Background The initial evaluations of the introduction of legislation that regulates smoking in enclosed public places in European countries, describe an important effect in the control of exposure to environmental tobacco smoke. However, the evidence is still limited. The objective of this study is to estimate the short-term effects of the comprehensive "Tobacco control law" introduced in Spain on January 2006, which includes a total ban of smoking in workplaces and a partial limitation of smoking in bars and restaurants. Methods Cross-sectional, population-based study. The self-reported exposure to environmental tobacco smoke at home, at work, in bars and restaurants of the population aged 18 to 64 years in the Madrid Region during a period prior to the law (October and November 2005; n = 1750) was compared to that of the period immediately after the law came into force (January-July 2006; n = 1252). Adjusted odds ratios (OR) were calculated using logistic regression models. Results Passive exposure to tobacco smoke at home has hardly changed. However, at indoor workplaces there has been a considerable reduction: after the law came into force the OR for daily exposure > 0–3 hours versus non-exposure was 0.11 (95% CI: 0.07 to 0.17) and for more than 3 hours, 0.12 (95% CI: 0.09 to 0.18). For fairly high exposure in bars and restaurants versus non-exposure, the OR in the former was 0.30 (95% CI: 0.20 to 0.44) and in the latter was 0.24 (95% CI: 0.18 to 0.32); for very high exposure versus non-exposure they were 0.16 (95% CI: 0.10 to 0.24) and 0.11 (95% CI: 0.07 to 0.19), respectively. These results were similar for the smoking and non-smoking populations. Conclusion A considerable reduction in exposure to environmental tobacco smoke in the workplace and, to a lesser extent, in bars and restaurants, is related to the implementation of the "Tobacco control law". Although only initial figures, these results already demonstrate the effectiveness of strategies that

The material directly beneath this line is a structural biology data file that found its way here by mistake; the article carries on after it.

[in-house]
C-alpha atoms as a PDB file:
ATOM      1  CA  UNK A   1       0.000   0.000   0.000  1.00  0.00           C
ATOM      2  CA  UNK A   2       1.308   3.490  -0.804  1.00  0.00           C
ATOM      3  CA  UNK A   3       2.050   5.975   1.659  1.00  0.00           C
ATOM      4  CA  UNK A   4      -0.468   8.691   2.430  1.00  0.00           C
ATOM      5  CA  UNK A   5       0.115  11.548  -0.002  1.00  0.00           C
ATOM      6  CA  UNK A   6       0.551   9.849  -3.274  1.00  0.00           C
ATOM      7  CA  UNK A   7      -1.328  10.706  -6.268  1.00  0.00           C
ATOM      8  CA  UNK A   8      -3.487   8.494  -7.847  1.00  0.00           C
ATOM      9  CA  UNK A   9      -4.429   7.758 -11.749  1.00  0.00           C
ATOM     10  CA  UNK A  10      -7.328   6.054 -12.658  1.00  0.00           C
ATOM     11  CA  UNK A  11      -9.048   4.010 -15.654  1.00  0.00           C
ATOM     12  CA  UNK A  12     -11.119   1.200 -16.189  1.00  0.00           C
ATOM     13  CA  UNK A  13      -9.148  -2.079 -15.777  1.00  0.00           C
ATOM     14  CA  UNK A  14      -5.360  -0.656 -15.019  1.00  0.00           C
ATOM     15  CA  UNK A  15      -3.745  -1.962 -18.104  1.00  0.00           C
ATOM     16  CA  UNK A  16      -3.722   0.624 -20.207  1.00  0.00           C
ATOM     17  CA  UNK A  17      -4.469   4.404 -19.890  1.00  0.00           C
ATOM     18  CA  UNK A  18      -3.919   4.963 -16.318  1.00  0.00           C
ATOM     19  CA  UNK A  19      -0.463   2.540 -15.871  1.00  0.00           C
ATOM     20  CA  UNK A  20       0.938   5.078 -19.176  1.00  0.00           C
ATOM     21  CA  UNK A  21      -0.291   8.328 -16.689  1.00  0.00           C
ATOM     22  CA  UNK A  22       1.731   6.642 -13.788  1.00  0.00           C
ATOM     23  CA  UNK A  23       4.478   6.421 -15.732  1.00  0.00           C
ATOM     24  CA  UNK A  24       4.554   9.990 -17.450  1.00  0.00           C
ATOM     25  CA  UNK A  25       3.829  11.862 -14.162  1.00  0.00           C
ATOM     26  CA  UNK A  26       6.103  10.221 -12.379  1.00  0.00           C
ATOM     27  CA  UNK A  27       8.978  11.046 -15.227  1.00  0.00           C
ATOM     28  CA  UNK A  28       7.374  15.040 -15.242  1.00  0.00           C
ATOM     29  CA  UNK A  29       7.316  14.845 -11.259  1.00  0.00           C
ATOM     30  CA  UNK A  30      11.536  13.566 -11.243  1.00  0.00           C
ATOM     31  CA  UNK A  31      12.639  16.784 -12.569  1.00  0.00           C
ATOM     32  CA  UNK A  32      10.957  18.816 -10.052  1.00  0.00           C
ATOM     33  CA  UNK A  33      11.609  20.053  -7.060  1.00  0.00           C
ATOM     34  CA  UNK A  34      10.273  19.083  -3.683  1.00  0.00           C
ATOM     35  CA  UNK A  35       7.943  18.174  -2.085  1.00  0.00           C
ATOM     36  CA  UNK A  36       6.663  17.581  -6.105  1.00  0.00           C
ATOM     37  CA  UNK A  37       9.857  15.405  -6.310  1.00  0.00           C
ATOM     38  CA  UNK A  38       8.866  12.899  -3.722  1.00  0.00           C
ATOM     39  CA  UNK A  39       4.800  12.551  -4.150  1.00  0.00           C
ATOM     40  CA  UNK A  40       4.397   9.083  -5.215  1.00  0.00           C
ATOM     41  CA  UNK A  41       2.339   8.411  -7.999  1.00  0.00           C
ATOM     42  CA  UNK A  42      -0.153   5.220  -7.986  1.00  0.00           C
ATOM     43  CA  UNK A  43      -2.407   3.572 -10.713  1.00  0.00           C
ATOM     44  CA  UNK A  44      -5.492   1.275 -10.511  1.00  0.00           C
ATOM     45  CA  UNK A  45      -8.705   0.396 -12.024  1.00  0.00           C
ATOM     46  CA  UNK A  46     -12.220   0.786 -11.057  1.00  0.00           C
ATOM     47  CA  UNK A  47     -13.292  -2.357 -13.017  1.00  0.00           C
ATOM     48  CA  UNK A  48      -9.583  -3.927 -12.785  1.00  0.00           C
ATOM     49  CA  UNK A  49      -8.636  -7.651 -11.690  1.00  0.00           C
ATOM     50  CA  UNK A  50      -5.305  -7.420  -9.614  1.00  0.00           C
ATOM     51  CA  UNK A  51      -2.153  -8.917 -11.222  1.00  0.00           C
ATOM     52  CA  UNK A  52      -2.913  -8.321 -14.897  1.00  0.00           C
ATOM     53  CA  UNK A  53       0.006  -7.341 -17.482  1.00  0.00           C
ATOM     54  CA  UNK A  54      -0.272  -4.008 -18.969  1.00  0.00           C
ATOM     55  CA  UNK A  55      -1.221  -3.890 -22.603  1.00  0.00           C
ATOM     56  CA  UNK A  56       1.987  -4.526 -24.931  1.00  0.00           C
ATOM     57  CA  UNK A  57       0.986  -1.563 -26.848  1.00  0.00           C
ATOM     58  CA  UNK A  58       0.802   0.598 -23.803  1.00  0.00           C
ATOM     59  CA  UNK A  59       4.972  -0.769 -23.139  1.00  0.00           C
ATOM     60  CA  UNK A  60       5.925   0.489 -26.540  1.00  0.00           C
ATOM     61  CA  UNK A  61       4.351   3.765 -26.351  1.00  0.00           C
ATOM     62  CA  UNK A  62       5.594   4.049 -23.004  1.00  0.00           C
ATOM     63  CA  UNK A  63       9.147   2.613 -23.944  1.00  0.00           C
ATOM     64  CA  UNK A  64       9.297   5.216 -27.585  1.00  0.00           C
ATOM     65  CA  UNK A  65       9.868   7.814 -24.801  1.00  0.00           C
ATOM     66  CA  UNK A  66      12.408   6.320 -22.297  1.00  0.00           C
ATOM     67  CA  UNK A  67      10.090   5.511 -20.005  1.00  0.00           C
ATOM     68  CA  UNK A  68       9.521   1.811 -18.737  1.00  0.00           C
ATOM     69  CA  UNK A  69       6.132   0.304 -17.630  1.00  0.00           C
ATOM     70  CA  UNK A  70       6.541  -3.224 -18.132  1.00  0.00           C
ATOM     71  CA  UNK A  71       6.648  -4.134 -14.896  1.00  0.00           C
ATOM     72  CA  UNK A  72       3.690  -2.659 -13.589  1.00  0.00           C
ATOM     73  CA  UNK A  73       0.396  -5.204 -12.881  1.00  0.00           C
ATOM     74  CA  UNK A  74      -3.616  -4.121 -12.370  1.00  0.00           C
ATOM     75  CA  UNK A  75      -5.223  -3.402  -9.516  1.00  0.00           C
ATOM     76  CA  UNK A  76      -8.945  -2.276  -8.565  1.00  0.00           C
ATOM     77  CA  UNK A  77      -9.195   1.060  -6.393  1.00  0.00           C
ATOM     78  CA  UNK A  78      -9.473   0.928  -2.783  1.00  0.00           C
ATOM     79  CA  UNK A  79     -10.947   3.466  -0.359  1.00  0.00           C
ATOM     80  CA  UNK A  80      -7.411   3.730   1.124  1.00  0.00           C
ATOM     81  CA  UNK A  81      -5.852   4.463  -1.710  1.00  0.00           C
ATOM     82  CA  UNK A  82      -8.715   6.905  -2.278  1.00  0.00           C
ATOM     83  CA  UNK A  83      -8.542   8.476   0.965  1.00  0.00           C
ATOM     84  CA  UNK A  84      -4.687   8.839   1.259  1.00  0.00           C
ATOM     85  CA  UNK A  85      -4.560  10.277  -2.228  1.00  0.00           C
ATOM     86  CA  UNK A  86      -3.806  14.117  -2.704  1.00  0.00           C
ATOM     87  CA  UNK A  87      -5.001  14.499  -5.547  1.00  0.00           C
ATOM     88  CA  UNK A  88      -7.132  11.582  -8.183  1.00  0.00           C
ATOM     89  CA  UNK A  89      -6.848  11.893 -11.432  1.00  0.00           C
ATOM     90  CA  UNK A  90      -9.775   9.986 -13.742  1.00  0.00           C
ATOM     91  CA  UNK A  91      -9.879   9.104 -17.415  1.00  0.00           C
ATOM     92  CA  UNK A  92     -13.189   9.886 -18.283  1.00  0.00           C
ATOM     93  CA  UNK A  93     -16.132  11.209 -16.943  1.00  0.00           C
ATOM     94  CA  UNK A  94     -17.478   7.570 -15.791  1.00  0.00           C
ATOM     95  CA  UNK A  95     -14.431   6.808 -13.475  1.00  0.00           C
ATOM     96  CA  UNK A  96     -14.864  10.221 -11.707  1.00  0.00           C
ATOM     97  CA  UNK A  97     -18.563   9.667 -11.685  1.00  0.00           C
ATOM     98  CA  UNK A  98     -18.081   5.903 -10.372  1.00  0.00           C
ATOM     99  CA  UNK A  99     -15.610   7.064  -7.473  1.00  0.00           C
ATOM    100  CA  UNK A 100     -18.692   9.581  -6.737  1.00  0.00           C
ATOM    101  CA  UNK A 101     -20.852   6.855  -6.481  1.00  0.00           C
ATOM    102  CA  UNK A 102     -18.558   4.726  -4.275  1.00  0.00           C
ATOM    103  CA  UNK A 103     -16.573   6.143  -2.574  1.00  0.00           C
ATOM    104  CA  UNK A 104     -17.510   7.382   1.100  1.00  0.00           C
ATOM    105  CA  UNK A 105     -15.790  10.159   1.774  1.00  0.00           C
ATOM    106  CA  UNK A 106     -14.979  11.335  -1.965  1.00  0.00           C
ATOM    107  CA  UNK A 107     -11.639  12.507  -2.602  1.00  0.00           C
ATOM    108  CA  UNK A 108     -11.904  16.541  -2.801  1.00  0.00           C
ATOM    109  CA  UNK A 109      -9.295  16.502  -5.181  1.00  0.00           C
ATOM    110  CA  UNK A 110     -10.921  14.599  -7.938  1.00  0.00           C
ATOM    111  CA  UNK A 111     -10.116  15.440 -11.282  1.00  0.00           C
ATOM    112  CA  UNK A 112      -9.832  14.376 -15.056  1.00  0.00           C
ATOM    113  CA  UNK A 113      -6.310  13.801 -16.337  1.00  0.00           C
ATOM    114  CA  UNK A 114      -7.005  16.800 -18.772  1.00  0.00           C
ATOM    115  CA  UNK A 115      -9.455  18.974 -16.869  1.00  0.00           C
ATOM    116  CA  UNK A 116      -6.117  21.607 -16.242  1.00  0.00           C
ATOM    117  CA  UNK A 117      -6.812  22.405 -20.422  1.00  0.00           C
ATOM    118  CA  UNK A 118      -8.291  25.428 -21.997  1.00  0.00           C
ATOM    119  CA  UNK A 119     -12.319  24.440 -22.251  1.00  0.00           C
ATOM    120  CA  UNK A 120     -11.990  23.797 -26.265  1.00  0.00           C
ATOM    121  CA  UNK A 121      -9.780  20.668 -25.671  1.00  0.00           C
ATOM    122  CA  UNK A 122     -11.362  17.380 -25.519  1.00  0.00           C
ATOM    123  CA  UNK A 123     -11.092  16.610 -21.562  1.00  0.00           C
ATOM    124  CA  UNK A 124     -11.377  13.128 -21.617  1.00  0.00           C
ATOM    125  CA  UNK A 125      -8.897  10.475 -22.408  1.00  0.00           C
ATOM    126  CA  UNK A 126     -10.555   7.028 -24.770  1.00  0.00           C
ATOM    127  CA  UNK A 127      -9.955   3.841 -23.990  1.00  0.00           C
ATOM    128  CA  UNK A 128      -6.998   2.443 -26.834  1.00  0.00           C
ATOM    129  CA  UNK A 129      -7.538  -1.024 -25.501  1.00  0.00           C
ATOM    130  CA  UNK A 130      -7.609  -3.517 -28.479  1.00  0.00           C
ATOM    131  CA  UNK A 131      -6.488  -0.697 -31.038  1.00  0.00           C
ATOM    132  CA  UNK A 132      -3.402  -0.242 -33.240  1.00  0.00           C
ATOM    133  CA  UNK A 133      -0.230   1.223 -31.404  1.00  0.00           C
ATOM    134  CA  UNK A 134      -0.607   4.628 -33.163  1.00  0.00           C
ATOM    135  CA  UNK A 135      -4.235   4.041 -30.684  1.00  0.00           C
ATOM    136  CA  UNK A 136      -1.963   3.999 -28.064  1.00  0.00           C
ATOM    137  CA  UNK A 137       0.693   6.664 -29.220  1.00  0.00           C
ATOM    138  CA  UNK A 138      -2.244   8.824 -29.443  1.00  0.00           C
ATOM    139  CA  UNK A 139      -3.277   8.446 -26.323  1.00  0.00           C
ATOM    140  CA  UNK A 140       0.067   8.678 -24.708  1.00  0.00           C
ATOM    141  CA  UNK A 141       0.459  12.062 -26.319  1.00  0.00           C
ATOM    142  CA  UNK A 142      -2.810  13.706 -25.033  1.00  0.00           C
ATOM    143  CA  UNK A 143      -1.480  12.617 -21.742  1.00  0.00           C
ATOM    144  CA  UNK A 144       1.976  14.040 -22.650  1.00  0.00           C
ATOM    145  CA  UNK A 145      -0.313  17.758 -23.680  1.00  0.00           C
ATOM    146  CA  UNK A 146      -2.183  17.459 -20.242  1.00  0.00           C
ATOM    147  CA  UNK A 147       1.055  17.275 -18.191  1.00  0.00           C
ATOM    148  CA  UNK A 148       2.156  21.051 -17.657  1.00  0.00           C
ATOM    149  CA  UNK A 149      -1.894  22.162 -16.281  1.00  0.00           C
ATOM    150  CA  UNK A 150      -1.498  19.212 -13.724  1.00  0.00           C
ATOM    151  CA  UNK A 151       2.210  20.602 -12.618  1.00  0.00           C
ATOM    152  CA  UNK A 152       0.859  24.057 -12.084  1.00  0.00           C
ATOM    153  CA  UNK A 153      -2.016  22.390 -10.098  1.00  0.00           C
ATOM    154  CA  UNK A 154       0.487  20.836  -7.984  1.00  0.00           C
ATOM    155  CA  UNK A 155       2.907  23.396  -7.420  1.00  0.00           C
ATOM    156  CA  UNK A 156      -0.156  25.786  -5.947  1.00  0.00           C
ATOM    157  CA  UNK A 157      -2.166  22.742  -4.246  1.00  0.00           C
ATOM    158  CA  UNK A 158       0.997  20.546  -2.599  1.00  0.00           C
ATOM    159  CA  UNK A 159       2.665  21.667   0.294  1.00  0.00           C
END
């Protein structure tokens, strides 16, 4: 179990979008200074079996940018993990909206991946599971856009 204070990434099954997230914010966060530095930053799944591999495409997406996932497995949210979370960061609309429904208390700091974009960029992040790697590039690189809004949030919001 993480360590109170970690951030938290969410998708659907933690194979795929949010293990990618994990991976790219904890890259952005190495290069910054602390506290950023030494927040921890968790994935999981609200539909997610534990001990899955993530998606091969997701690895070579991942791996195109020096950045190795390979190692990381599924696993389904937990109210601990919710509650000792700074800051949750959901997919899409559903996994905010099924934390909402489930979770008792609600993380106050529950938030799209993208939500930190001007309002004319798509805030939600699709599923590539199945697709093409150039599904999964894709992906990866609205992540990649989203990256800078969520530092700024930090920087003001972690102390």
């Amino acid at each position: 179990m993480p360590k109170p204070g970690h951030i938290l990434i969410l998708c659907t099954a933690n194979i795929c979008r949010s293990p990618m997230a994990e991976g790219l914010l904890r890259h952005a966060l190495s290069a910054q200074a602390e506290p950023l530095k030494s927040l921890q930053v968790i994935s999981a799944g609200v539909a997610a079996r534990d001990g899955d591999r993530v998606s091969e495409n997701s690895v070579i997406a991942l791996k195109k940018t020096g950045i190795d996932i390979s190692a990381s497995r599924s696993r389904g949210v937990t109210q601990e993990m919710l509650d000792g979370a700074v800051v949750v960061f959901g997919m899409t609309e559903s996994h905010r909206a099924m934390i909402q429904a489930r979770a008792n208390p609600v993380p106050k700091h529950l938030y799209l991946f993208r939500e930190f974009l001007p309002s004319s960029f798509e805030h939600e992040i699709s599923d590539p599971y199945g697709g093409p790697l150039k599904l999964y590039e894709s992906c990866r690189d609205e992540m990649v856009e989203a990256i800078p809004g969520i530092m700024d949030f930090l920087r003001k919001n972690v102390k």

5. International Federation of Gynecology and Obstetrics opinion on reproductive health impacts of exposure to toxic environmental chemicals.

    PubMed

    Di Renzo, Gian Carlo; Conry, Jeanne A; Blake, Jennifer; DeFrancesco, Mark S; DeNicola, Nathaniel; Martin, James N; McCue, Kelly A; Richmond, David; Shah, Abid; Sutton, Patrice; Woodruff, Tracey J; van der Poel, Sheryl Ziemin; Giudice, Linda C

    2015-12-01

    Exposure to toxic environmental chemicals during pregnancy and breastfeeding is ubiquitous and is a threat to healthy human reproduction. There are tens of thousands of chemicals in global commerce, and even small exposures to toxic chemicals during pregnancy can trigger adverse health consequences. Exposure to toxic environmental chemicals and related health outcomes are inequitably distributed within and between countries; universally, the consequences of exposure are disproportionately borne by people with low incomes. Discrimination, other social factors, economic factors, and occupation impact risk of exposure and harm. Documented links between prenatal exposure to environmental chemicals and adverse health outcomes span the life course and include impacts on fertility and pregnancy, neurodevelopment, and cancer. The global health and economic burden related to toxic environmental chemicals is in excess of millions of deaths and billions of dollars every year. On the basis of accumulating robust evidence of exposures and adverse health impacts related to toxic environmental chemicals, the International Federation of Gynecology and Obstetrics (FIGO) joins other leading reproductive health professional societies in calling for timely action to prevent harm. FIGO recommends that reproductive and other health professionals advocate for policies to prevent exposure to toxic environmental chemicals, work to ensure a healthy food system for all, make environmental health part of health care, and champion environmental justice. PMID:26433469